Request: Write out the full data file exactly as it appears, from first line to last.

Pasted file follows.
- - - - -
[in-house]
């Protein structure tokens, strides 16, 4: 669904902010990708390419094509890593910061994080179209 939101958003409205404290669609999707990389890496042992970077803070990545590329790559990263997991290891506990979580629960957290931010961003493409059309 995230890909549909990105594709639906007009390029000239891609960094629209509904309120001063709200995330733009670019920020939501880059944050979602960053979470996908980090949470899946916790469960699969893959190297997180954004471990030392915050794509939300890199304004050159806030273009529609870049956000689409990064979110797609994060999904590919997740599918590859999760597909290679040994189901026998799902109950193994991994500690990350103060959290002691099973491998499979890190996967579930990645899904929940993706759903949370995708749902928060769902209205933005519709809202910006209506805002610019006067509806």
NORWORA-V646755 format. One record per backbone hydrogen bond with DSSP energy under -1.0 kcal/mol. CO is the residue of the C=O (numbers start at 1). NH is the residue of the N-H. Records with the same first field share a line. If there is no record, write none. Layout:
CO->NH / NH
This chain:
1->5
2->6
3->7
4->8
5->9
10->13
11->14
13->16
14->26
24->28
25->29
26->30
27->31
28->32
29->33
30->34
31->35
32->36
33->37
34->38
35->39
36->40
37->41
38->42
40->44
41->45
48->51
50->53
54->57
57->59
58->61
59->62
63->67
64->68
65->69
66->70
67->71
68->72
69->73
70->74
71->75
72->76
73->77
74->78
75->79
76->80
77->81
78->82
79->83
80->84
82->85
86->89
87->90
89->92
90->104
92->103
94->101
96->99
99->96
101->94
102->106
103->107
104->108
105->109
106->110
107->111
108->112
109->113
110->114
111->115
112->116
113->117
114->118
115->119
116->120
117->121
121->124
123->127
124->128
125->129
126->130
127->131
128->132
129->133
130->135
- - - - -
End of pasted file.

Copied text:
[in-house]
């Protein structure tokens, strides 16, 4: 669904902010990708390419094509890593910061994080179209 939101958003409205404290669609999707990389890496042992970077803070990545590329790559990263997991290891506990979580629960957290931010961003493409059309 995230890909549909990105594709639906007009390029000239891609960094629209509904309120001063709200995330733009670019920020939501880059944050979602960053979470996908980090949470899946916790469960699969893959190297997180954004471990030392915050794509939300890199304004050159806030273009529609870049956000689409990064979110797609994060999904590919997740599918590859999760597909290679040994189901026998799902109950193994991994500690990350103060959290002691099973491998499979890190996967579930990645899904929940993706759903949370995708749902928060769902209205933005519709809202910006209506805002610019006067509806």
NORWORA-V646755 format. One record per backbone hydrogen bond with DSSP energy under -1.0 kcal/mol. CO is the residue of the C=O (numbers start at 1). NH is the residue of the N-H. Records with the same first field share a line. If there is no record, write none. Layout:
CO->NH / NH
This chain:
1->5
2->6
3->7
4->8
5->9
10->13
11->14
13->16
14->26
24->28
25->29
26->30
27->31
28->32
29->33
30->34
31->35
32->36
33->37
34->38
35->39
36->40
37->41
38->42
40->44
41->45
48->51
50->53
54->57
57->59
58->61
59->62
63->67
64->68
65->69
66->70
67->71
68->72
69->73
70->74
71->75
72->76
73->77
74->78
75->79
76->80
77->81
78->82
79->83
80->84
82->85
86->89
87->90
89->92
90->104
92->103
94->101
96->99
99->96
101->94
102->106
103->107
104->108
105->109
106->110
107->111
108->112
109->113
110->114
111->115
112->116
113->117
114->118
115->119
116->120
117->121
121->124
123->127
124->128
125->129
126->130
127->131
128->132
129->133
130->135